Research interests in the Edwards lab stem from a fascination with molecular basis of evolutionary change and how we can harness the genetic sequence patterns left behind to make useful predictions about contemporary biological systems.
The core research in the lab is the study of Short Linear Motifs (SLiMs), which are short regions of proteins that mediate interactions with other proteins. This research originated with Rich’s postdoctoral research, during which he developed a bioinformatics (sequence analysis) method for rational design of biologically active short peptides. He subsequently developed SLiMDisc, one of the first algorithms for successfully predicting novel SLiMs from sequence data - and coined the term “SLiM” into the bargain - before developing the first SLiM prediction algorithm able to estimate the statistical significance of motif predictions (SLiMFinder), which greatly increased the reliability of predictions. SLiMFinder has since spawned a number of motif discovery tools and webservers and is still arguably the most successful SLiM prediction tool on benchmarking data.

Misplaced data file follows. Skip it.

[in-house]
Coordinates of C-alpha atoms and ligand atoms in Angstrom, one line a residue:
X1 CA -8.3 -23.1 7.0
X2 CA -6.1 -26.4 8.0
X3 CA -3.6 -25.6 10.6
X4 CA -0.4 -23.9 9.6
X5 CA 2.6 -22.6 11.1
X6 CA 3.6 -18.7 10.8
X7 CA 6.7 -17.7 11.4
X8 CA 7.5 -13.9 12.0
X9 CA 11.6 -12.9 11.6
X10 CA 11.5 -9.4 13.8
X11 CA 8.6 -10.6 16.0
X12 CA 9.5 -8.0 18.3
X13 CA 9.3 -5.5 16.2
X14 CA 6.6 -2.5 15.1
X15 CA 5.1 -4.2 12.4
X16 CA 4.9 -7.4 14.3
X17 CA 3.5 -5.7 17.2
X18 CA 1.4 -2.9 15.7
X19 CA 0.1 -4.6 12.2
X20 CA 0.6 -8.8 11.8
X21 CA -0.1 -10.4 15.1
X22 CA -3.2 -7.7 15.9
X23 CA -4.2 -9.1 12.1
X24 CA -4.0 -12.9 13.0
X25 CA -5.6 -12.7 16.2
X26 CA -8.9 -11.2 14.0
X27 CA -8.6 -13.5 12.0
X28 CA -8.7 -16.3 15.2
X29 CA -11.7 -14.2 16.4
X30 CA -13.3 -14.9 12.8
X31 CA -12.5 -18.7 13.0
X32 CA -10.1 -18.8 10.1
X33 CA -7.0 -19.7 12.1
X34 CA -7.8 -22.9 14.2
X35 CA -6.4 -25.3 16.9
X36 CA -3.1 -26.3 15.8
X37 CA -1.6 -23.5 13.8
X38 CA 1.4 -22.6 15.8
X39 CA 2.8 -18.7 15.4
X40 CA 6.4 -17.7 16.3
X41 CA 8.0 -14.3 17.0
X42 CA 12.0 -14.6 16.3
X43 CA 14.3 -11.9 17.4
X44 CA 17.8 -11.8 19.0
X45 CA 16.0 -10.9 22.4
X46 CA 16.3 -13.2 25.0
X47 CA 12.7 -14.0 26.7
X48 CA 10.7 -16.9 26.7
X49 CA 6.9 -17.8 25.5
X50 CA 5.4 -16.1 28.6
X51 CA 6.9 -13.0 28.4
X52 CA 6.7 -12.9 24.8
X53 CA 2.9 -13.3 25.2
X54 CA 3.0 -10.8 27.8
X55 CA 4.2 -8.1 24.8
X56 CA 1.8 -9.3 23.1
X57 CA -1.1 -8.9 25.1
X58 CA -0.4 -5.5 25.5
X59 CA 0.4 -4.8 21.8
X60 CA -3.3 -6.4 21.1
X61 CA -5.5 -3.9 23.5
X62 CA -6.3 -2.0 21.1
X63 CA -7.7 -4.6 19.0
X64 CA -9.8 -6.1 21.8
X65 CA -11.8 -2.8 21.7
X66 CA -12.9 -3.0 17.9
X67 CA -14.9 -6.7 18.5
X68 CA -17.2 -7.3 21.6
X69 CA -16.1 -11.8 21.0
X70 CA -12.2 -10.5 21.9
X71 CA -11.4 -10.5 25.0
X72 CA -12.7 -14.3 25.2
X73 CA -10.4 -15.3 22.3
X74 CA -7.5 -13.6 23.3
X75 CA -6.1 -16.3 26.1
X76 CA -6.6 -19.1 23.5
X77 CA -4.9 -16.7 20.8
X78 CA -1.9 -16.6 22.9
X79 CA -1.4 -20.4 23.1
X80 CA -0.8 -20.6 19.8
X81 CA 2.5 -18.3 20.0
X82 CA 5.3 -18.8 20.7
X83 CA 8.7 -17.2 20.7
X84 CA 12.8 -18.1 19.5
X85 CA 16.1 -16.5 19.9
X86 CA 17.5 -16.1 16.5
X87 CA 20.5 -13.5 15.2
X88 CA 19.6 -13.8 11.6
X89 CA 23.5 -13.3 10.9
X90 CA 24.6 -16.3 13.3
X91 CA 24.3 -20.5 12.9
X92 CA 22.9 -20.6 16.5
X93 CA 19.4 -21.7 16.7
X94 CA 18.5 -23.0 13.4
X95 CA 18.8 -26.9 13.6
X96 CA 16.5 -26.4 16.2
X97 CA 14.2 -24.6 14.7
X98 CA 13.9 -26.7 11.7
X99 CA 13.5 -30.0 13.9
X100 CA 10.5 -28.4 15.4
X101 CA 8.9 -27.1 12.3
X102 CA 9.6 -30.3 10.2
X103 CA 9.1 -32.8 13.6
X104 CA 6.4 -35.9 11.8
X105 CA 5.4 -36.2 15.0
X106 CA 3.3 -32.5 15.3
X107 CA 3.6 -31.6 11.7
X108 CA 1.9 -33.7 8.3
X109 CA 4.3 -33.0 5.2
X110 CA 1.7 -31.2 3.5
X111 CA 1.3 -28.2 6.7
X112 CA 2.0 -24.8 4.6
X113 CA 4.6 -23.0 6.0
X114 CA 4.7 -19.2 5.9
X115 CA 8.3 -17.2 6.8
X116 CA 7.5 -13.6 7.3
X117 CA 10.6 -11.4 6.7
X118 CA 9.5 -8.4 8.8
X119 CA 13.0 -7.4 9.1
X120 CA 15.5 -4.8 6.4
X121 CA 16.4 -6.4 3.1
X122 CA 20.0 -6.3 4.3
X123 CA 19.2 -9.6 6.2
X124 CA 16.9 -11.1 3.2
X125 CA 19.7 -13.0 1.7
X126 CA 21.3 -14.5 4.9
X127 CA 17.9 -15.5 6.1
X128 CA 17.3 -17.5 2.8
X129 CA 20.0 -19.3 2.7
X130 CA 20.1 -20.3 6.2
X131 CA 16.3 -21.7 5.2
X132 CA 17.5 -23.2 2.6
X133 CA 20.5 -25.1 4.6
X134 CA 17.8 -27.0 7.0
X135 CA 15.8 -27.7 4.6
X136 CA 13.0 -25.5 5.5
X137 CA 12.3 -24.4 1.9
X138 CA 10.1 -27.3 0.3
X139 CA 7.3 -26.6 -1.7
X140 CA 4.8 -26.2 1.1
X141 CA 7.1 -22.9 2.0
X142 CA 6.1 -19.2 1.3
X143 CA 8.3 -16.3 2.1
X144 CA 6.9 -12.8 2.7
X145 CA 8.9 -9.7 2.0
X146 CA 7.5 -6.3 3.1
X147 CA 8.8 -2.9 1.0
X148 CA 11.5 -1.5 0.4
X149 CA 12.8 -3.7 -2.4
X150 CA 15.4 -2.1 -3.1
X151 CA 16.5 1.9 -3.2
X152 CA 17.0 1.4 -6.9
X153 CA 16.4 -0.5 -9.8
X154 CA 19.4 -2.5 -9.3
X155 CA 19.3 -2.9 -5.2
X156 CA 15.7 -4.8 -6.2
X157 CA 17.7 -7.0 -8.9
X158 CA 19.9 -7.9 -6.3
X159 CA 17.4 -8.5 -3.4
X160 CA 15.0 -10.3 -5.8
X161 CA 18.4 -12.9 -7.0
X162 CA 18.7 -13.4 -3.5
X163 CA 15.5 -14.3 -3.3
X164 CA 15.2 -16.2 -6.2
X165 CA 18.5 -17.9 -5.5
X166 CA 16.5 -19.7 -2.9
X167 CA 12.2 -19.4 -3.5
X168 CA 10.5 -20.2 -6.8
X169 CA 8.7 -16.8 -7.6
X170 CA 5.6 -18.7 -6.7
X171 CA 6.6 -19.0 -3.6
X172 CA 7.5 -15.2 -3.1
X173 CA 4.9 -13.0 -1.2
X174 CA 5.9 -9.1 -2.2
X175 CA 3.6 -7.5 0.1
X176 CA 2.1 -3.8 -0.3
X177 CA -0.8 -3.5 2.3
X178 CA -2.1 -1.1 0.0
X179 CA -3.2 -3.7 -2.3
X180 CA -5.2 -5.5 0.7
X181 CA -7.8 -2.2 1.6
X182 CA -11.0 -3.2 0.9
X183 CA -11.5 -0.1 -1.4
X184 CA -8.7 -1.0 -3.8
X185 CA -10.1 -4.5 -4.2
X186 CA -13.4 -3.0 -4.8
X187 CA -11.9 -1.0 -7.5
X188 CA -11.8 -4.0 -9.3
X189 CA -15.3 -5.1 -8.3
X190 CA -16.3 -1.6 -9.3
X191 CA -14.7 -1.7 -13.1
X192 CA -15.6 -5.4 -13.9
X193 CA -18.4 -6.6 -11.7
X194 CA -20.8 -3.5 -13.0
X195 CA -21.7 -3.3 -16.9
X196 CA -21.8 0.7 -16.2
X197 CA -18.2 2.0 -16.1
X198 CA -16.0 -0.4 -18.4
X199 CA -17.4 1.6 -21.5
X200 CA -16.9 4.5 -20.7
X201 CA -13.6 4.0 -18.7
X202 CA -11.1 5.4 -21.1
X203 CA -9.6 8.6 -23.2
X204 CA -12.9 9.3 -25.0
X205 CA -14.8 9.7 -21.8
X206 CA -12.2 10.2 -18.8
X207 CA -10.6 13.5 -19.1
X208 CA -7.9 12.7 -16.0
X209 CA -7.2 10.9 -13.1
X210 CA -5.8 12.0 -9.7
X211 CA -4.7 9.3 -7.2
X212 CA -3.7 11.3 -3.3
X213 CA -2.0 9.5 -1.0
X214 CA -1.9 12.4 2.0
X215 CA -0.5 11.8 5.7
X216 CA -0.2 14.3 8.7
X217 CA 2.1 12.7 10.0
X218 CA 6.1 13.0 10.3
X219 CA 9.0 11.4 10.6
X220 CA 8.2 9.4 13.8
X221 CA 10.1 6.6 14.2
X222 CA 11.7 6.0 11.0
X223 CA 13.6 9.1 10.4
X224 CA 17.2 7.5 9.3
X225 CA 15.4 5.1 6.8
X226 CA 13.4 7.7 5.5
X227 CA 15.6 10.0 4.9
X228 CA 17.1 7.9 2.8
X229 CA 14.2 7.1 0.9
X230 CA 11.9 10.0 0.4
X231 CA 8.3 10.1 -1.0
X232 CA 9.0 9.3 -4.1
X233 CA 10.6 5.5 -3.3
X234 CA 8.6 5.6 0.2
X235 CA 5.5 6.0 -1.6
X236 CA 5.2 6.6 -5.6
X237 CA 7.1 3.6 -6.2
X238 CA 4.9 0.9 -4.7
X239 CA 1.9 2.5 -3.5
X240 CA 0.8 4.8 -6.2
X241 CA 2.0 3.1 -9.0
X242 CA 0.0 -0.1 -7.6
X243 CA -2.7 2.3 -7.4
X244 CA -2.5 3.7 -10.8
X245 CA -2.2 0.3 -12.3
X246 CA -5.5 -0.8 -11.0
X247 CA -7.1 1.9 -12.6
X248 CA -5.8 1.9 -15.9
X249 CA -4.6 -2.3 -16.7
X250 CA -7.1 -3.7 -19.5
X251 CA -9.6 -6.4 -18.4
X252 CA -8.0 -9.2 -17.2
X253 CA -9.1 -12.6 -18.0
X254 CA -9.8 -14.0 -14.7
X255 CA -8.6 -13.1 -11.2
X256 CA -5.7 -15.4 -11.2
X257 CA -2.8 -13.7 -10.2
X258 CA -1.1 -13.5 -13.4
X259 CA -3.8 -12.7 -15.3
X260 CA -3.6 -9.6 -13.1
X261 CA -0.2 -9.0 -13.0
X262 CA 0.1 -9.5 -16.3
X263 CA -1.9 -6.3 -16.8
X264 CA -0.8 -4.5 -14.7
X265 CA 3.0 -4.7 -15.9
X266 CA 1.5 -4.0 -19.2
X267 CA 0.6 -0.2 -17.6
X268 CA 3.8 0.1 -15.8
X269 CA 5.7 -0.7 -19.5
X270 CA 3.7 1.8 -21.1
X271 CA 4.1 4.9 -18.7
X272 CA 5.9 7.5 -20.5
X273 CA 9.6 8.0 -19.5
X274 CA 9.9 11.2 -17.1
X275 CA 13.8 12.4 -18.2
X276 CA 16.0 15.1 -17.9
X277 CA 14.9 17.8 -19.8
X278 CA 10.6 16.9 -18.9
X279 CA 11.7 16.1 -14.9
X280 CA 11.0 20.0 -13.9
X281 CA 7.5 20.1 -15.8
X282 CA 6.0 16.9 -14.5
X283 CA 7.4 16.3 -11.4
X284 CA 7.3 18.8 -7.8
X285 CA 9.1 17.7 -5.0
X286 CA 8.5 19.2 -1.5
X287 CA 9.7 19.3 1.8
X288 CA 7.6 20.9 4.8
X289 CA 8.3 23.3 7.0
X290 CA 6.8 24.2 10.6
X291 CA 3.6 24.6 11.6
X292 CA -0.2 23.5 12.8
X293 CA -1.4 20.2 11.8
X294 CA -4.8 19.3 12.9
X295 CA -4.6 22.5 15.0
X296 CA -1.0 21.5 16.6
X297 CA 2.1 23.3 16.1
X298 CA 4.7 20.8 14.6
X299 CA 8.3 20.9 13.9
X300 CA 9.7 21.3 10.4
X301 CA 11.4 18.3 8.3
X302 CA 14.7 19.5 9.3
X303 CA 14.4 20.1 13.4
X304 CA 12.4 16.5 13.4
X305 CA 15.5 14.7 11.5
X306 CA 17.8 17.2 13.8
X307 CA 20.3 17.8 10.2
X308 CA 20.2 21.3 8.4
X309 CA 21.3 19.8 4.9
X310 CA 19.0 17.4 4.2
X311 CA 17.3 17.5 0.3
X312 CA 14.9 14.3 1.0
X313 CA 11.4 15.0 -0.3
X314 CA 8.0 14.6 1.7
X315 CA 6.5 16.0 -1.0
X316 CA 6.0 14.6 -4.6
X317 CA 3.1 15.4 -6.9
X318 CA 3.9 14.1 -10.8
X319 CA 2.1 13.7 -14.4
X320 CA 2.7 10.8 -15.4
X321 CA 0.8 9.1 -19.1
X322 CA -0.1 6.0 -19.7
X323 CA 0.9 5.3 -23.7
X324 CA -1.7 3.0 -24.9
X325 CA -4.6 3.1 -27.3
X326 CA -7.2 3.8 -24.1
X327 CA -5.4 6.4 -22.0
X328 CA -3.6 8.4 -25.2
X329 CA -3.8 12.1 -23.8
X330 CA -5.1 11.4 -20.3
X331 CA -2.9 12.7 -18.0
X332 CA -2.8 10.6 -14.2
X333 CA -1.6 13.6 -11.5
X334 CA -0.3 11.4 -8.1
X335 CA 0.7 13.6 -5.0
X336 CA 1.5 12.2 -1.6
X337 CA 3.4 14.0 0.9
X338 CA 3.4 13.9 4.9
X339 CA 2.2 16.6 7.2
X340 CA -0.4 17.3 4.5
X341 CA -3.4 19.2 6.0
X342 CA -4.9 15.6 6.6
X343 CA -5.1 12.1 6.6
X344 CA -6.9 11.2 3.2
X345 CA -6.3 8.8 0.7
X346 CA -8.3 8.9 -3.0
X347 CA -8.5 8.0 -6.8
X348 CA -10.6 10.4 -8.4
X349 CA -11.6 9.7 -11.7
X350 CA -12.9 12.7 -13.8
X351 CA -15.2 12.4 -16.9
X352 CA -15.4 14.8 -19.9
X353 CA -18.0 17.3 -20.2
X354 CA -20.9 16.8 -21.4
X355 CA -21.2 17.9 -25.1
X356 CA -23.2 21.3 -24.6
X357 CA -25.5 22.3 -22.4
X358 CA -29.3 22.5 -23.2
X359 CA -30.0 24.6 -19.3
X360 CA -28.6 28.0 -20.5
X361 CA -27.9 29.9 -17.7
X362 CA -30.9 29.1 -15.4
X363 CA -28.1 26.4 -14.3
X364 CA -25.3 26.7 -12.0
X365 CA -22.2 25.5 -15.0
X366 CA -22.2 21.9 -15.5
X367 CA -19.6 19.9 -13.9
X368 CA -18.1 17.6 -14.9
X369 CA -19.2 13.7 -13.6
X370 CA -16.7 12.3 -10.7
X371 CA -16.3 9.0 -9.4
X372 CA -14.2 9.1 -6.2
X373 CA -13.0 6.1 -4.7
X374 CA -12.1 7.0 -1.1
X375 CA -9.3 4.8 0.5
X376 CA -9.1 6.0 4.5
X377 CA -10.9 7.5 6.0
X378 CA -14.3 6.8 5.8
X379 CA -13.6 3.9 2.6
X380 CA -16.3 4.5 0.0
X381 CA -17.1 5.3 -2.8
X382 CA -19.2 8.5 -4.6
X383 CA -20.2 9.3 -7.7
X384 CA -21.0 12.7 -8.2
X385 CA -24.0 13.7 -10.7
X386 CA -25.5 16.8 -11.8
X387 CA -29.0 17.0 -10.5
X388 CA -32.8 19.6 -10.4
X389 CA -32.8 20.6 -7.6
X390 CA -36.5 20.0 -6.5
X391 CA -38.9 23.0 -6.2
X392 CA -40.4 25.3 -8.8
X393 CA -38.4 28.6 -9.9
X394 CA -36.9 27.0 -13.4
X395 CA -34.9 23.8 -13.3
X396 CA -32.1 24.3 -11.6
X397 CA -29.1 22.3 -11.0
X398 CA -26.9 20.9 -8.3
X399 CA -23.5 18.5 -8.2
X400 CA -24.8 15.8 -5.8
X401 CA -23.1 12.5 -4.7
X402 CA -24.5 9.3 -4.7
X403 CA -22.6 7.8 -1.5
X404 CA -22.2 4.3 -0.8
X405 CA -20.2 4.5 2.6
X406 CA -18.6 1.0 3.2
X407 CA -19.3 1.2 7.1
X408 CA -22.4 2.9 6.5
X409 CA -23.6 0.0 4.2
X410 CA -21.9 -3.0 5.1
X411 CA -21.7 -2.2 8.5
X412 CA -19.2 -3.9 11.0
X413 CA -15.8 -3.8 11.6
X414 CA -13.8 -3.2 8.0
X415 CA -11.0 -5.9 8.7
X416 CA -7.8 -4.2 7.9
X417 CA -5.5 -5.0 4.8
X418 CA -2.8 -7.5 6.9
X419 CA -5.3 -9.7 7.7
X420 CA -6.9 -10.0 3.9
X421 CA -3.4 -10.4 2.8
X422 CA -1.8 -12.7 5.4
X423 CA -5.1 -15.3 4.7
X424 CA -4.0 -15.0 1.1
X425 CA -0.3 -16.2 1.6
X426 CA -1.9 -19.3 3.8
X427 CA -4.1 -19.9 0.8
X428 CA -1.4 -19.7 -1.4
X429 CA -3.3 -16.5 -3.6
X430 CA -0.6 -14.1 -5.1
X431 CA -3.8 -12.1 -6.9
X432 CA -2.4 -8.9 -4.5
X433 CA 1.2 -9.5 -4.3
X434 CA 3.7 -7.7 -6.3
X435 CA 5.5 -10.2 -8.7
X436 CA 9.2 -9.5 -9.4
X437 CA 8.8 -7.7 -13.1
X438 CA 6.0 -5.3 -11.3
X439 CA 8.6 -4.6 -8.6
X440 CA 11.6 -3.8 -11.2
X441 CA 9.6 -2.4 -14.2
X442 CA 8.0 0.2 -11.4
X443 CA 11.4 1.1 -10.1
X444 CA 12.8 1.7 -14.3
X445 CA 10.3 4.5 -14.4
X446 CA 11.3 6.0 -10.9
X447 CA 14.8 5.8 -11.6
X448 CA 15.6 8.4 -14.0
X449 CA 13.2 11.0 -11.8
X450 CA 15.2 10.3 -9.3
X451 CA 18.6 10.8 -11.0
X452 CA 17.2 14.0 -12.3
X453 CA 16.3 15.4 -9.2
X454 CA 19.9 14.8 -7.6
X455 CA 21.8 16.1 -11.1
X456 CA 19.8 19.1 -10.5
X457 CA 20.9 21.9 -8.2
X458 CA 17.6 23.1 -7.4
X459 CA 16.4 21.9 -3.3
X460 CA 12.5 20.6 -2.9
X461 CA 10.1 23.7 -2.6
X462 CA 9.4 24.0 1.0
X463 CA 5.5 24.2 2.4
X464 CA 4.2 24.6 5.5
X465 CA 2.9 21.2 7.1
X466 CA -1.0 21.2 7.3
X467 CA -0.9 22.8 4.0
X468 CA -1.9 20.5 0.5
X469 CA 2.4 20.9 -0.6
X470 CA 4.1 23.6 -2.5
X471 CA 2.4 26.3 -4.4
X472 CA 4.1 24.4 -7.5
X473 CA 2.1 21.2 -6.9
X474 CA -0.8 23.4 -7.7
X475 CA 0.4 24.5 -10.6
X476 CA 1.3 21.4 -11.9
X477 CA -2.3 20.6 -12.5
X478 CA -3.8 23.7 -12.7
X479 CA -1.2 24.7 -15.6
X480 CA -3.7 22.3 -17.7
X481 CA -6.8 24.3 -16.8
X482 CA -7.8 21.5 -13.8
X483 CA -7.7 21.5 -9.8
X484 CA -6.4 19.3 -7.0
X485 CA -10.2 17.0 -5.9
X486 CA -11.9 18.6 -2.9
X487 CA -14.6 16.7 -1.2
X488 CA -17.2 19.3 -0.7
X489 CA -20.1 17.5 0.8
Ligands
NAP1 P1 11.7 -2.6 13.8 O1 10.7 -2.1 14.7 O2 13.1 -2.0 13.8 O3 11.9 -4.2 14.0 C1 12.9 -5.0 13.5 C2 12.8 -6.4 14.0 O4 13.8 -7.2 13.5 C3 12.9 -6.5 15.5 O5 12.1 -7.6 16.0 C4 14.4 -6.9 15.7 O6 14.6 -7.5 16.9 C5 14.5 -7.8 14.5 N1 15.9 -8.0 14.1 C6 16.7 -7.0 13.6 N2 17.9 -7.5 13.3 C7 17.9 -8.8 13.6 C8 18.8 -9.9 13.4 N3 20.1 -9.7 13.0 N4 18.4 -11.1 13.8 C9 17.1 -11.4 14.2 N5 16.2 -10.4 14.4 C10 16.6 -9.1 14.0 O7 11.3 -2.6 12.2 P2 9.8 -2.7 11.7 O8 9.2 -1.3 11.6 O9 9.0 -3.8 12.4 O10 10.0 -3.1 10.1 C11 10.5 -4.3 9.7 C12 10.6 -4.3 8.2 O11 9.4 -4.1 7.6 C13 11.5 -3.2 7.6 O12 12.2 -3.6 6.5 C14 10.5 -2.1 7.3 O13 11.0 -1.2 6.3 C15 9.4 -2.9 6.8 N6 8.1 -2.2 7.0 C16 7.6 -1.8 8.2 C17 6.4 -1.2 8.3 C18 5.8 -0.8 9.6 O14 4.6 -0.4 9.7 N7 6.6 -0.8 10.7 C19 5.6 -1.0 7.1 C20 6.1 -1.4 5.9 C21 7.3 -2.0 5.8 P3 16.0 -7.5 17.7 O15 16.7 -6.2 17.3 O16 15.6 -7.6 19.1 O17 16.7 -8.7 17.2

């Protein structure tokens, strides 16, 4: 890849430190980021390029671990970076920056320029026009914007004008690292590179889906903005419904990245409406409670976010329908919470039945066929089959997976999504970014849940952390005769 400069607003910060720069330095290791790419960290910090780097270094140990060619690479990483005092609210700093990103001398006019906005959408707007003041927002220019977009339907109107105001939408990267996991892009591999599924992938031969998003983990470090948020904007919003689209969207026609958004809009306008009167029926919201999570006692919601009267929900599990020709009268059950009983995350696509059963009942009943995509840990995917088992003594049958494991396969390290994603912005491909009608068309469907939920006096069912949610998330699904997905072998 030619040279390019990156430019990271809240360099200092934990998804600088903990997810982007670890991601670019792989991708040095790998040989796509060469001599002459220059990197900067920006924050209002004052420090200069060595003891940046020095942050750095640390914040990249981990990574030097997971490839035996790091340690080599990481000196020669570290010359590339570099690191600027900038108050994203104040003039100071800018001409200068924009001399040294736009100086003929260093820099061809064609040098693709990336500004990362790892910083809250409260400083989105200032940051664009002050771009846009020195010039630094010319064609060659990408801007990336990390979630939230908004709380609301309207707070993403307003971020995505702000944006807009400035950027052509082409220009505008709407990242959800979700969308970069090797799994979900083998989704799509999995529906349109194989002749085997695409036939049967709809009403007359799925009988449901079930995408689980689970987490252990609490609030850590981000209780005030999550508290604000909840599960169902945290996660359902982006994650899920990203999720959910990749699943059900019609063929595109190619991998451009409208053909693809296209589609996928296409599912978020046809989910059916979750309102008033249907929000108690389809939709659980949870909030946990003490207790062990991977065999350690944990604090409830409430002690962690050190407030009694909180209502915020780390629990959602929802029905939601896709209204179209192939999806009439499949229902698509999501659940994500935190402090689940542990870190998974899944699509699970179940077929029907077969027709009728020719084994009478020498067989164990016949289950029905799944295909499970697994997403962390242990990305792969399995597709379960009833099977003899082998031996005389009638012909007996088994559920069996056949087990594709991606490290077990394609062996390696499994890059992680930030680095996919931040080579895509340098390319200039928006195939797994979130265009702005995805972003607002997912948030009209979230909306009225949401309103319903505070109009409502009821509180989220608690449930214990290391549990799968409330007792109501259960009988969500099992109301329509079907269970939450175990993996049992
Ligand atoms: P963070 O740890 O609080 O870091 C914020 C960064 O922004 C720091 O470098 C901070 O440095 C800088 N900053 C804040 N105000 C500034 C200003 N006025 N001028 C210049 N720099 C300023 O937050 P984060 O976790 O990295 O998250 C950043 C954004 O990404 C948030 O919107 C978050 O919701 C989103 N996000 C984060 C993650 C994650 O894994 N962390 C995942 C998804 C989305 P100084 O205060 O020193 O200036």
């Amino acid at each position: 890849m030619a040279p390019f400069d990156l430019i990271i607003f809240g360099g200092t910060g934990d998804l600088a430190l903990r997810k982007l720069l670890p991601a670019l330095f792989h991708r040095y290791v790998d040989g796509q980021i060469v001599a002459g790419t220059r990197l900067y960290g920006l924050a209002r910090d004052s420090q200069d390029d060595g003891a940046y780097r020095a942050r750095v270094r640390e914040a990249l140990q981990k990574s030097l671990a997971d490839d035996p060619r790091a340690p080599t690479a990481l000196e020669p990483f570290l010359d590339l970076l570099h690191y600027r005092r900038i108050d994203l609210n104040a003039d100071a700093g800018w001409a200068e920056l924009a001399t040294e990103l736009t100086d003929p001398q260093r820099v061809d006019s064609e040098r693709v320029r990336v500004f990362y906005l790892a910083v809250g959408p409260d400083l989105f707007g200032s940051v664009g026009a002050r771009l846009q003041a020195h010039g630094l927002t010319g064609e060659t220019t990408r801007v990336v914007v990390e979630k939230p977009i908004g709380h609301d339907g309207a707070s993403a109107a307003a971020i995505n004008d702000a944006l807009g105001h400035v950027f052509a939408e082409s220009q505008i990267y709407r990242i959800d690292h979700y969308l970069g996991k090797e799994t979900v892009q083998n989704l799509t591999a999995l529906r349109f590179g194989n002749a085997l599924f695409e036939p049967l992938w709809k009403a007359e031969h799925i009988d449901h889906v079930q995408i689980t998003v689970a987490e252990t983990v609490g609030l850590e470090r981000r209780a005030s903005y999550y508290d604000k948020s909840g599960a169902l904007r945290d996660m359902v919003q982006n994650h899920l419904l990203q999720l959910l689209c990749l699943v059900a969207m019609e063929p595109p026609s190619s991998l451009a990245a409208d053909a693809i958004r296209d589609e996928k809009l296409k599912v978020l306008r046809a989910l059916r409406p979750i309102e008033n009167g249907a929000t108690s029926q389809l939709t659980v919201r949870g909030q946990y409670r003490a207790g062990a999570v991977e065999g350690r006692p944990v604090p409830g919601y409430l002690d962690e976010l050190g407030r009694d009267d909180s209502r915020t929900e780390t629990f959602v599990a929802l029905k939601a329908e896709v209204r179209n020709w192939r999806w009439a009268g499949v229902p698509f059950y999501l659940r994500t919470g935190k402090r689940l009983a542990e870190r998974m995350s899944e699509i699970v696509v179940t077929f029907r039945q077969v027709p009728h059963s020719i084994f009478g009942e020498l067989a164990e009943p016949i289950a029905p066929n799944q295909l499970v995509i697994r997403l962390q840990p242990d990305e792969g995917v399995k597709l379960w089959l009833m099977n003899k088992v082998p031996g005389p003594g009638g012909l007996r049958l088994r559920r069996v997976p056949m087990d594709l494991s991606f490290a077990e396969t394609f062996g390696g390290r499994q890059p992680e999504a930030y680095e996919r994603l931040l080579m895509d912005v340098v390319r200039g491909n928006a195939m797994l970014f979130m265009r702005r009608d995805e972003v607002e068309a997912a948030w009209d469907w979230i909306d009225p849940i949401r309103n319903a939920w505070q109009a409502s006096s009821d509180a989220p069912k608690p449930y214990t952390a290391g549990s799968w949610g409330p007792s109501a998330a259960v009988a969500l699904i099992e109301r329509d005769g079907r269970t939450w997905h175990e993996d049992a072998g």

Current research is looking to develop these SLiM prediction tools further and apply them to important biological questions. Of particular interest is the molecular mimicry employed by viruses to interact with host proteins and the role of SLiMs in other diseases, such as cancer. Other work is concerned with the evolutionary dynamics of SLiMs within protein interaction networks.
Another area of research concerns the post-transcriptional regulation of protein expression. In collaboration with Dr Mark Coldwell (University of Southampton), we are asking the question: how does the ribosome choose where to start translating a protein? By combining bioinformatics screens with laboratory reporter assays, we are identifying proteins that are translated from non-canonical and/or multiple initiation codons. Possible roles of N-terminal variability in protein interactions and subcellular localisation are now under investigation.
Finally, the lab has a number of interdisciplinary collaborative projects applying bioinformatics tools and molecular evolution theory to experimental biology, often using large genomic, transcriptomic and/or proteomic datasets. These projects often involve the development of bespoke bioinformatics pipelines and a number of open source bioinformatics tools have been generated as a result.